easter lab

Being patient is many times extremely difficult. Patience takes courage; patience is not waiting for something to happen or waiting or someone else to do something. Patience is living for today, to be completely present in what we are doing in the present time; this means forgetting what was done or needs to be done. To enjoy live, we must taste life, not just let it fly by.

On April 1st, I awoke to the realization that I would teach my last class on the 30th. I could not wait; I was anxious for the month to pass a quickly as possible. I completely forgot that the next four weeks would be the last weeks of a 24-year teaching career, that on May 1st, I would no longer be guiding immature voices in their writing. Don’t get me wrong; I am happy not to be facing the grading of 40 essays a week. I may not miss that aspect; but I will miss the students. So, I tried to savor every minute I had left with them. In my life outside of teaching, my anxiety to retire began to disrupt other enjoyable things.

Perhaps the reason we cannot exercise patience is because we live anxious lives. Sometimes we live fantasy lives. We get so uptight about what is occurring outside our immediate domain that our everyday lives get upset. For instance, I can do nothing about what is happening in our government. I attend meetings and I vote, but other than running for office myself, there is little I can do. This upsets me, but I refuse to let it govern my life. I am unhappy with what is going on, but, I must live my life. And right now, my life is centered on what I will do now that I retire. I have many options and I am taking my time to decide. I am in no hurry; hurrying will only make me tense, and I will lose patience with all other aspects and the people I meet.

Truly, there are times I feel that I am living in darkness, total darkness, and this does make me anxious, and I lose patience. It is at times such as these that I stop what I am doing, meditate, and try to let the anxiety pass. I know that the light will return to me. Maybe what I am trying to say is that I am doing my best to be a truly present human, living for the moment. I don’t ignore the past or future, but today is so important.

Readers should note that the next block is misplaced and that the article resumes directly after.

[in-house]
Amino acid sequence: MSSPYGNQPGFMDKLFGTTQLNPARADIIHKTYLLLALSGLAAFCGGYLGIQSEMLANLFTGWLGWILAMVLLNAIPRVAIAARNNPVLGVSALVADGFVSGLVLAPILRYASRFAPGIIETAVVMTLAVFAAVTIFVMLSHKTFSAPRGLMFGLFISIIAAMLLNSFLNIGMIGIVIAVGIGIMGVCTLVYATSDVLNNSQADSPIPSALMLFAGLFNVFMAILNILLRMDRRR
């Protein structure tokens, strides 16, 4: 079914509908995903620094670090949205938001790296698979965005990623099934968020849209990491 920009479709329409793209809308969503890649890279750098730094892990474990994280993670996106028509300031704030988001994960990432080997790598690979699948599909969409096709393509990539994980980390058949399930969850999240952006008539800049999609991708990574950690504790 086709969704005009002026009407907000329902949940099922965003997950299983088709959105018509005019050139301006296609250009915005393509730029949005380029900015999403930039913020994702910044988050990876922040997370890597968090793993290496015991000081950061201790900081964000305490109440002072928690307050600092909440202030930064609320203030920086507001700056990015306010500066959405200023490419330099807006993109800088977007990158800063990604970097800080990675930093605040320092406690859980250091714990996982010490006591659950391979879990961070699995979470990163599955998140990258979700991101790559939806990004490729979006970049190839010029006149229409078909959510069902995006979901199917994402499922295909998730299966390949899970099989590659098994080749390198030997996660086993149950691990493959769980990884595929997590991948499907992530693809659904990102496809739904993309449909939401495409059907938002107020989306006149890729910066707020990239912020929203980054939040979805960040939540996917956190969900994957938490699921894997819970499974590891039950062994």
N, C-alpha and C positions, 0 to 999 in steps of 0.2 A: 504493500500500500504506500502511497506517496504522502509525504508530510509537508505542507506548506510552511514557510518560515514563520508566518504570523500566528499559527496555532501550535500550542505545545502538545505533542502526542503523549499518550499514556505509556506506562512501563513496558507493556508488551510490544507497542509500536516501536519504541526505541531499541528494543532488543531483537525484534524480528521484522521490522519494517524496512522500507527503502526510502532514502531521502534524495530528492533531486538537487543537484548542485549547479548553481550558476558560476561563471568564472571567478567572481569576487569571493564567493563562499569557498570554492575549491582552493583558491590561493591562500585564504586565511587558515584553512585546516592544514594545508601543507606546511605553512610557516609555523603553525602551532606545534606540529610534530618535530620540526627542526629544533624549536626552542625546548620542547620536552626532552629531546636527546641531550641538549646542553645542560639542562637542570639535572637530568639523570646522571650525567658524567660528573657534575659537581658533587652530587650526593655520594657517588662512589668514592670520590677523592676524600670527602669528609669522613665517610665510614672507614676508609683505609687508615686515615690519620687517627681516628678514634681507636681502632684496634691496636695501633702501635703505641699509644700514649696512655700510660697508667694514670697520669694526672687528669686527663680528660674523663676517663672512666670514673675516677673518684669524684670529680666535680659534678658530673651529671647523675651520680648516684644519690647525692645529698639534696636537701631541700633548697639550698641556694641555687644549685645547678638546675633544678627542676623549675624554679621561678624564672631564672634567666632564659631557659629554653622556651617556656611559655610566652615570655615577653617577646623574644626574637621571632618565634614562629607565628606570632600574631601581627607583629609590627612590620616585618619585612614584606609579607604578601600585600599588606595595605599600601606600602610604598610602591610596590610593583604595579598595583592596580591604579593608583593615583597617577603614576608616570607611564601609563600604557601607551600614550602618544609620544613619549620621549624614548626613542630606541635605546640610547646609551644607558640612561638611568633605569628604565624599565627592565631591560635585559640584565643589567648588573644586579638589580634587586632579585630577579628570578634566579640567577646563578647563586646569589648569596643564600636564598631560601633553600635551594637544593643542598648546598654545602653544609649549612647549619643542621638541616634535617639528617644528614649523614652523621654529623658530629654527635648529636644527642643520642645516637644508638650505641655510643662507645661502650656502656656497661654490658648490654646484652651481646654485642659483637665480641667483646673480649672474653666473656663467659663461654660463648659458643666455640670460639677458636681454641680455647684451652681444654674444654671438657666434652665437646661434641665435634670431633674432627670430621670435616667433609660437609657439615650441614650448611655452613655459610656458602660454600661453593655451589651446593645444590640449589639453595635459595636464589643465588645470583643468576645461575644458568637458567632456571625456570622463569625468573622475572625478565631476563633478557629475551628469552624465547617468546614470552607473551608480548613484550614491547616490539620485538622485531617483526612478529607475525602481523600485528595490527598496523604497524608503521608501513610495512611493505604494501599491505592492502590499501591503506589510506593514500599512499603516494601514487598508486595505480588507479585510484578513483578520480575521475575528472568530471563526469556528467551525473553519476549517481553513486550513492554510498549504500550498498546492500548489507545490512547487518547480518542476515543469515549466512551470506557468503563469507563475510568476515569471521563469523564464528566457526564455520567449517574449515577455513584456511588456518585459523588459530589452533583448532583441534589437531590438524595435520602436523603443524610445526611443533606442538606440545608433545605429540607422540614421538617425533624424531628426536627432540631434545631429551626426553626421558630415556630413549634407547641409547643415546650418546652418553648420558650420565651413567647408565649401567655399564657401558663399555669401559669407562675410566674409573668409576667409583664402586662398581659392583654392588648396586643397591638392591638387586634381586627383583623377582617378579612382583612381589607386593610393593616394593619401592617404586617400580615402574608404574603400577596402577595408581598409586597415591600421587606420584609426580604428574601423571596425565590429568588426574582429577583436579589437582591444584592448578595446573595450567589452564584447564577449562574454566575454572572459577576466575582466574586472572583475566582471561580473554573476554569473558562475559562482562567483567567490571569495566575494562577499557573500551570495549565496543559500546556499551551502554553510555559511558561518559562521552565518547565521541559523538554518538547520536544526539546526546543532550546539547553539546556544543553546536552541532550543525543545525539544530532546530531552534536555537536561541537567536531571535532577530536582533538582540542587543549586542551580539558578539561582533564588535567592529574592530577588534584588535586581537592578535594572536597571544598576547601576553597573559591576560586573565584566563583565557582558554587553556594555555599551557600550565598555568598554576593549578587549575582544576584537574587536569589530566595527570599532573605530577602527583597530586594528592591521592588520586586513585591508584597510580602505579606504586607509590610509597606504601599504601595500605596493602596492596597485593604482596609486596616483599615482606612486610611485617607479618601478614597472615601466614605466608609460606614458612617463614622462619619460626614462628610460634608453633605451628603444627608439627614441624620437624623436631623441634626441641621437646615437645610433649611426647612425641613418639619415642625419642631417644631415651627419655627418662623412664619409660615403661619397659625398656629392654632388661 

When I look to God, I pray that God looks at me. This belief, this trust, helps me settle my anxieties so that I can live for today, practicing patience, patience with all whom I meet. I cherish the special relationships I have created in my life. When I was an independent retailer, I made many close friends, those who worked with me and those who shared downtown Summit, NJ. When I taught at New Providence High School, I also made many friends, from my peers to my students who are now dear friends. And, finally, those professors and students I worked with at Germanna community College; these most recent friends are also people I cherish. I pray that my patience with those I meet add to these deep friendships.

I also like to spend time watching the birds and squirrels feeding at the feeders Linda has placed in our yards. Now that spring has arrived, I am loving the time I can observe God’s nature at work. This is important time for me, but not nearly as important as the friendships I have made in my life. I believe that these friendships have only come about through our mutual patience with each other. I cherish these.

Every day and every hour, let’s walk with patience in our hearts. We’ve tried the other way, and failed; maybe it’s time to try something different.

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